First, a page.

Nova Scotia Nature Trust Acquires 66 Acre Property To Create Blanding's Turtle Sanctuary

A forested peninsula and 15 islands in southwest Nova Scotia has been designated as Nature Trust Conservation Lands for the Blanding's turtle (Emydoidea blandingii) by the Nova Scotia Nature Trust, which launched a funding drive to help save the area for the endangered species.

Blanding's turtle

Jeffie McNeil

Blanding's turtle

The trust was able to secure $224,000 to purchase the site, called the McGowan Lake Turtle Sanctuary, thanks to a funding drive launched in November 2012. Among the donors was the Chronicle Herald, which gave $19,500 to help save the 66 acre property, and TD Bank, which donated $5,000. Other corporations that contributed include Scotiabank, Ascenta, AVEDA, and the Imperial Oil Foundation. More than 300 individuals donated, including 150 people who supported the effort by symbolically "adopting" a turtle as a holiday gift.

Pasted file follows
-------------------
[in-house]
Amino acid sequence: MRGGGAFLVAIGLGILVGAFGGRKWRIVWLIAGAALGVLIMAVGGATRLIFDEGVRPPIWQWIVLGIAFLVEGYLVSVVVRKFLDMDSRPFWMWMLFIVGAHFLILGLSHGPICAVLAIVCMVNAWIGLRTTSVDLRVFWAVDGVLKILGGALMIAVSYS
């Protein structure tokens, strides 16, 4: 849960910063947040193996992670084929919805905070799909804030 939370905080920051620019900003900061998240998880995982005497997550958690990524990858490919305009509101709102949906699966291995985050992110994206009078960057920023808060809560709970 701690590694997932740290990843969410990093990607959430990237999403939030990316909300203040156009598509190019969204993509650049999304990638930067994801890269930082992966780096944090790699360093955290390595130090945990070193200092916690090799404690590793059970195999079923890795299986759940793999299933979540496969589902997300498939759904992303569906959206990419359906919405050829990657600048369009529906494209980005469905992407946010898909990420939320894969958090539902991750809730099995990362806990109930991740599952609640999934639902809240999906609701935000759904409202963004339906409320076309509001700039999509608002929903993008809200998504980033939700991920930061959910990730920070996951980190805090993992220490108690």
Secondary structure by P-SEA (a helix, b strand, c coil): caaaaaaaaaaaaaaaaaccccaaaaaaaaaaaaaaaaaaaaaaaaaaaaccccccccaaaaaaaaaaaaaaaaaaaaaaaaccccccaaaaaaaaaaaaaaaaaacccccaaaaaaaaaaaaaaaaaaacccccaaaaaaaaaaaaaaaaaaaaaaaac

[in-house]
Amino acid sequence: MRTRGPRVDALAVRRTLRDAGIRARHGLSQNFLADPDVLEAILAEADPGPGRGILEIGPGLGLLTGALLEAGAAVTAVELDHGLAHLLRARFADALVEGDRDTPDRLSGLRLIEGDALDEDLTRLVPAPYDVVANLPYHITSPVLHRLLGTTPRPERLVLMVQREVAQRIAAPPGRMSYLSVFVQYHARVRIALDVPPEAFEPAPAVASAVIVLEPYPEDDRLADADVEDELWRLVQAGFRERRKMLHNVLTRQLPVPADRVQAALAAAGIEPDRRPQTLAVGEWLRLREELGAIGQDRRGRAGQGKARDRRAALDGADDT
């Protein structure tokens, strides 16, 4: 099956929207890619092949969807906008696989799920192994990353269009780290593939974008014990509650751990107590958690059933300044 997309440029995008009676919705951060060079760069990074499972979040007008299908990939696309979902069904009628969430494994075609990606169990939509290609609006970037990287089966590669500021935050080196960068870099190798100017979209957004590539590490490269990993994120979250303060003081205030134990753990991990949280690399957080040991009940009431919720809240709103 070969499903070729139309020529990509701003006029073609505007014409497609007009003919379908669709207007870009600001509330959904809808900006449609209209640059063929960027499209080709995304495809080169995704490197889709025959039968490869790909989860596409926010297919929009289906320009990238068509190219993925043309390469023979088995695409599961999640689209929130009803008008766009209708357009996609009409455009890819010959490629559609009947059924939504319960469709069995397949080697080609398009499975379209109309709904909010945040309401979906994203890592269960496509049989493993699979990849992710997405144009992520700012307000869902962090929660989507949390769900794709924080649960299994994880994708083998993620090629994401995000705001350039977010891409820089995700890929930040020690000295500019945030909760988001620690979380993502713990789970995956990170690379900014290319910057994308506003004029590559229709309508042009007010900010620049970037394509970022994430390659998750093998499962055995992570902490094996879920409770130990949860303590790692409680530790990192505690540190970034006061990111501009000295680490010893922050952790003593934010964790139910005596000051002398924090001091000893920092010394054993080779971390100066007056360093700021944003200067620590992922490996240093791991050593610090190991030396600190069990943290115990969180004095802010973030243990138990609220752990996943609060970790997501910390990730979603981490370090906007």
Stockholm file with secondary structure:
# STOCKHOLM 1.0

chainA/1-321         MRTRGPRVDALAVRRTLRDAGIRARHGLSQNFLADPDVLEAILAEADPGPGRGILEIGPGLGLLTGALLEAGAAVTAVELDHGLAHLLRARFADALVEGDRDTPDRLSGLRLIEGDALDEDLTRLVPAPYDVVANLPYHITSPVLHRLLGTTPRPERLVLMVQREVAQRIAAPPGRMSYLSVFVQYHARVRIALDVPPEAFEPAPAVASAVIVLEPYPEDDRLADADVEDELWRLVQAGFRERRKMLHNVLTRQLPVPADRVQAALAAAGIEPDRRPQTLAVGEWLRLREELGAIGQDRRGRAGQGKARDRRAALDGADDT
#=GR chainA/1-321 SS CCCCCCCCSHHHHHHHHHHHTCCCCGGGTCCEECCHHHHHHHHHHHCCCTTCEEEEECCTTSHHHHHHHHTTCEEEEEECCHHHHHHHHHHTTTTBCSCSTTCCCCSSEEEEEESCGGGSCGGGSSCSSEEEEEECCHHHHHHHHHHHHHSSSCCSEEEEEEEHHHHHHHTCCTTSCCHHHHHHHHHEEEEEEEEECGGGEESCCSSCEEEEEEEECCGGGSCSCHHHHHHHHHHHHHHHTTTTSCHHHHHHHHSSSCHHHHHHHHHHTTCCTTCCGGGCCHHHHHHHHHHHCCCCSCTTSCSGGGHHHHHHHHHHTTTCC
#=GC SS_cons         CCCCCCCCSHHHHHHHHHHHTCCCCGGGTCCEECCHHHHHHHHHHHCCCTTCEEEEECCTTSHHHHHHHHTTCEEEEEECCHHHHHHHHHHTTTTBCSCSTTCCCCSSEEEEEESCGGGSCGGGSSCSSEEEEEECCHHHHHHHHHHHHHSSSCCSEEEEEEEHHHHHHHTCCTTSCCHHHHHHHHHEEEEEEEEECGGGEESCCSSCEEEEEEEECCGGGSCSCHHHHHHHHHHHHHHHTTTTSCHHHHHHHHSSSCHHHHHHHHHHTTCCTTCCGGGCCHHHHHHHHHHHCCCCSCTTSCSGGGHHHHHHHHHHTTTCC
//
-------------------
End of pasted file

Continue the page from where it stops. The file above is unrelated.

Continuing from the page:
Blanding's turtle

The McGowan Lake Turtle Sanctuary

The land includes 3.7 miles of undeveloped lakeshore that the trust said is ideal nesting habitat for the turtles. Emydoidea blandingii is listed as an endangered species in Canada as well as in Nova Scotia. The trust estimates that 350 adult turtles can be found in Nova Scotia. In the United States, the Blanding's turtle is protected in every state in which the species occurs and is listed as endangered under the International Union for Conservation of Nature.

The Blanding's turtle grows to about 9 inches in length with some males growing to 10 inches. They reach sexual maturity at around 20 years old in the wild, though the Nature Trust estimates that less than one percent of hatchlings survive. The turtle feeds on crustaceans and other invertebrates, as well as fish, plants, dead animal matter and vegetable debris. They can live for up to 70 years.

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